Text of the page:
The Posthumous Memoirs of Brás Cubas

Machado de Assis, trans. from the Portugese by Flora Thomson-DeVeaux. Penguin Classics, $17 trade paper (324p) ISBN 978-0-14-313503-6
Machado de Assis’s brilliantly idiosyncratic 19th-century Brazilian classic stands alongside Don Quixote and Tristram Shandy as it follows the travails of self-described wastrel and mediocrity Brás Cubas, whose lone achievement in life has been as inventor of an antihypochondriacal miracle cure. As the novel opens, Cubas dies from pneumonia at the age of 64 and is ferried to the afterlife on the back of a giant hippopotamus. Now freed from consequence and public embarrassment, he sees fit to begin his memoirs, making a study of his lifelong indolence, dilettantism, and squandered genius. Educated at great expense in Portugal, Cubas fails to live up to early promise as a government minister in Rio de Janeiro. After his betrothed Virgilia is snatched away by a rival, Cubas settles for the life of a libertine. Matched in his mental peregrinations only by his lifelong friend, the philosopher of misery Quincas Borba, Cubas endows every episode with scintillating digressions on history and literature along with gentle mockery of his own hypocrisy and pretensions. Thomson-DeVeaux’s limpid translation captures the charm and immediacy of de Assis (1839–1908), who seduces with short bursts of playful autobiography and bursts of exclamation (“Oh! There goes my pen, slipping over into the emphatic”). His masterpiece reads like the best of dreams. (June)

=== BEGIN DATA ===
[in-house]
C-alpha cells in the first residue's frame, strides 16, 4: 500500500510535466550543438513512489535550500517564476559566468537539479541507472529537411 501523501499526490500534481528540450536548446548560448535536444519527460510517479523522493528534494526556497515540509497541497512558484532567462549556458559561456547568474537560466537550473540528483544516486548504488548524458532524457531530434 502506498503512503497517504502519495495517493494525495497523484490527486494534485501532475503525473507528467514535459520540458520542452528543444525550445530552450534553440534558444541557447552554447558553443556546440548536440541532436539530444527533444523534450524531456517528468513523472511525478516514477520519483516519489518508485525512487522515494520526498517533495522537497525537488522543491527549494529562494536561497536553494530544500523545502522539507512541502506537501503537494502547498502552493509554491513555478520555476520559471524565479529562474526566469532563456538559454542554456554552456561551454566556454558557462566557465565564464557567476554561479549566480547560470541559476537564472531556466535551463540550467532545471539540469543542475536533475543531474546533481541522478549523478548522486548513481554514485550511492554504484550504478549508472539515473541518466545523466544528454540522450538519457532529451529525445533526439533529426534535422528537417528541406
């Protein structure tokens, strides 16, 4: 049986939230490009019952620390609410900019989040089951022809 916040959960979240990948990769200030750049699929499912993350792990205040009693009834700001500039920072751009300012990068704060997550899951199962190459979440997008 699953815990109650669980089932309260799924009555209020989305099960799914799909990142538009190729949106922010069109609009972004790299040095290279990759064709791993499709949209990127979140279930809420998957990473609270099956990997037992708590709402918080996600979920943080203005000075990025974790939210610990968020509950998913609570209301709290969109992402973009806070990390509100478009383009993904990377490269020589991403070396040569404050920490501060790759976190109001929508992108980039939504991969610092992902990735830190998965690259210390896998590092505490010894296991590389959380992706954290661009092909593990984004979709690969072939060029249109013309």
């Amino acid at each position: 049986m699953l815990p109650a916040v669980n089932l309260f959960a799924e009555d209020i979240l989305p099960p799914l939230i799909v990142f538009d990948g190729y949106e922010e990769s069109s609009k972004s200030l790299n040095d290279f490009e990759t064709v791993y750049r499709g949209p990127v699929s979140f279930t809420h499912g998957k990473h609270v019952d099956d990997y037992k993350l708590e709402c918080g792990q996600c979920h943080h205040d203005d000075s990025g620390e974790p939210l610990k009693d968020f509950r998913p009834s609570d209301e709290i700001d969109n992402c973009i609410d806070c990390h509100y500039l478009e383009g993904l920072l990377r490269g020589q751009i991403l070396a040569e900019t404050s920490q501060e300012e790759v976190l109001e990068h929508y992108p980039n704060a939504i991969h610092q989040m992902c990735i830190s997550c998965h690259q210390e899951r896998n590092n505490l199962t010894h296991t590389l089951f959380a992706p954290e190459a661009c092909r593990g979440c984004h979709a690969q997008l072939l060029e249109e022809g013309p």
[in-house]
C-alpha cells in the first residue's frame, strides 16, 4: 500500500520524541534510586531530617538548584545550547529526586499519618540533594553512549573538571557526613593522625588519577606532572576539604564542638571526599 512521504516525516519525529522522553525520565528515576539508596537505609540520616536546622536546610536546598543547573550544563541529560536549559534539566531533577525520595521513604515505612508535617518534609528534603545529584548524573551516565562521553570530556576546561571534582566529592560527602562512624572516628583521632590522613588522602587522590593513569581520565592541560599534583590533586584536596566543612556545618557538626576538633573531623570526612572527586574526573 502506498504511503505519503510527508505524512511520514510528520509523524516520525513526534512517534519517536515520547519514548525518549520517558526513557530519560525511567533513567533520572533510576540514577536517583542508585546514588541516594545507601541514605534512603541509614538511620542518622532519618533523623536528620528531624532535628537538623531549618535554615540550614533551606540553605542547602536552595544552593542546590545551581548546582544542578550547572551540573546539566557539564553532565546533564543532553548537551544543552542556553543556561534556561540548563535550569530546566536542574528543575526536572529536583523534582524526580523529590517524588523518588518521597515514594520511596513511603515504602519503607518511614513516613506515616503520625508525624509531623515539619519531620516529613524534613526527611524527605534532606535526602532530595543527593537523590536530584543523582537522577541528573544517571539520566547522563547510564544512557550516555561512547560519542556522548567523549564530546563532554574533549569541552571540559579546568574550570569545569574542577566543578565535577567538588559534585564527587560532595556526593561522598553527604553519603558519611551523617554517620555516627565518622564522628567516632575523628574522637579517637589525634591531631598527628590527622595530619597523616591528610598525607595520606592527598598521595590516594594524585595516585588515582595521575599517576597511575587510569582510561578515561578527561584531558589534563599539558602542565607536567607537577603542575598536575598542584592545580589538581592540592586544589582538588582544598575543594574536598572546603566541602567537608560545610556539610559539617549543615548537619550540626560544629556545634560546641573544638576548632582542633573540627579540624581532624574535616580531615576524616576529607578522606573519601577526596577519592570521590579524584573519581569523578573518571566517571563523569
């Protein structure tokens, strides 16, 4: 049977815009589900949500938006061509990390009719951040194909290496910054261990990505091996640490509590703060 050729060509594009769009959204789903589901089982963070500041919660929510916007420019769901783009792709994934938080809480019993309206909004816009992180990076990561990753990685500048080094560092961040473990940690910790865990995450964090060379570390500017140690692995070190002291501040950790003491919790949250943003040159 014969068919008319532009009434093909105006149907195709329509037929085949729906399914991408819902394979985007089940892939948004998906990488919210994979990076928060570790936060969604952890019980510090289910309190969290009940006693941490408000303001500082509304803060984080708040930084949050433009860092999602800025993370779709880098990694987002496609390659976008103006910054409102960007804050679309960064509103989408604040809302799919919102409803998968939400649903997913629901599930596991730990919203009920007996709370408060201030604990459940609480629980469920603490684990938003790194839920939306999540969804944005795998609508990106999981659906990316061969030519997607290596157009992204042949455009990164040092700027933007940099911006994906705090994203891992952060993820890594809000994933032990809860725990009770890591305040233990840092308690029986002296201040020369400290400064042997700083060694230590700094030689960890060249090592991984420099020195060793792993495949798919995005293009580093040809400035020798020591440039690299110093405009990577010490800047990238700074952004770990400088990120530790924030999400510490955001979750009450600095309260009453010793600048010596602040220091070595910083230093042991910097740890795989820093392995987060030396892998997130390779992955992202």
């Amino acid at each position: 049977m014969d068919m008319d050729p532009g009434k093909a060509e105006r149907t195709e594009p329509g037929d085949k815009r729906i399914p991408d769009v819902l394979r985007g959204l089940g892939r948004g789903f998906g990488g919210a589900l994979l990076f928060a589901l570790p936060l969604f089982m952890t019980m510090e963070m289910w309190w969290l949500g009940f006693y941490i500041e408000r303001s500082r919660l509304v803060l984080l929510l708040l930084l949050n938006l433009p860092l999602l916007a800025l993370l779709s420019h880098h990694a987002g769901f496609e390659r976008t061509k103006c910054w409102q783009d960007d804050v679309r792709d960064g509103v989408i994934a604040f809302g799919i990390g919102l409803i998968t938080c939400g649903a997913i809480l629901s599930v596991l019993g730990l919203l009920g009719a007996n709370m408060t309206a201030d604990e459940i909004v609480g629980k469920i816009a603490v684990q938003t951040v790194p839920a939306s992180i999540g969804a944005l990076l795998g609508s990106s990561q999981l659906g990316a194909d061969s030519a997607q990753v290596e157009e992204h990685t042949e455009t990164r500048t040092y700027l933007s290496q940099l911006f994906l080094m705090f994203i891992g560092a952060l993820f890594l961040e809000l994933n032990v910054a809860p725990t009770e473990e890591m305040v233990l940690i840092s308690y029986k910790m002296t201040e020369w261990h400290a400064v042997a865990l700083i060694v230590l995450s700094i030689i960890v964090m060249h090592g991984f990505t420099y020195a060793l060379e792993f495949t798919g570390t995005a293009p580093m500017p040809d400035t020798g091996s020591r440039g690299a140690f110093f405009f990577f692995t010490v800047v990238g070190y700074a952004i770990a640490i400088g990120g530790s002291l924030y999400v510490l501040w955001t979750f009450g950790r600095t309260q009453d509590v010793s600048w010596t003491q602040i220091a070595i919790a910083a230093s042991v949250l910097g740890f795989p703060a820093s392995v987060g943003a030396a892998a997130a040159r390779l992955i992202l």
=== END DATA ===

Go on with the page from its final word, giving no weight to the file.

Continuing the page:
Reviewed on : 04/20/2020
Release date: 06/02/2020
Genre: Fiction
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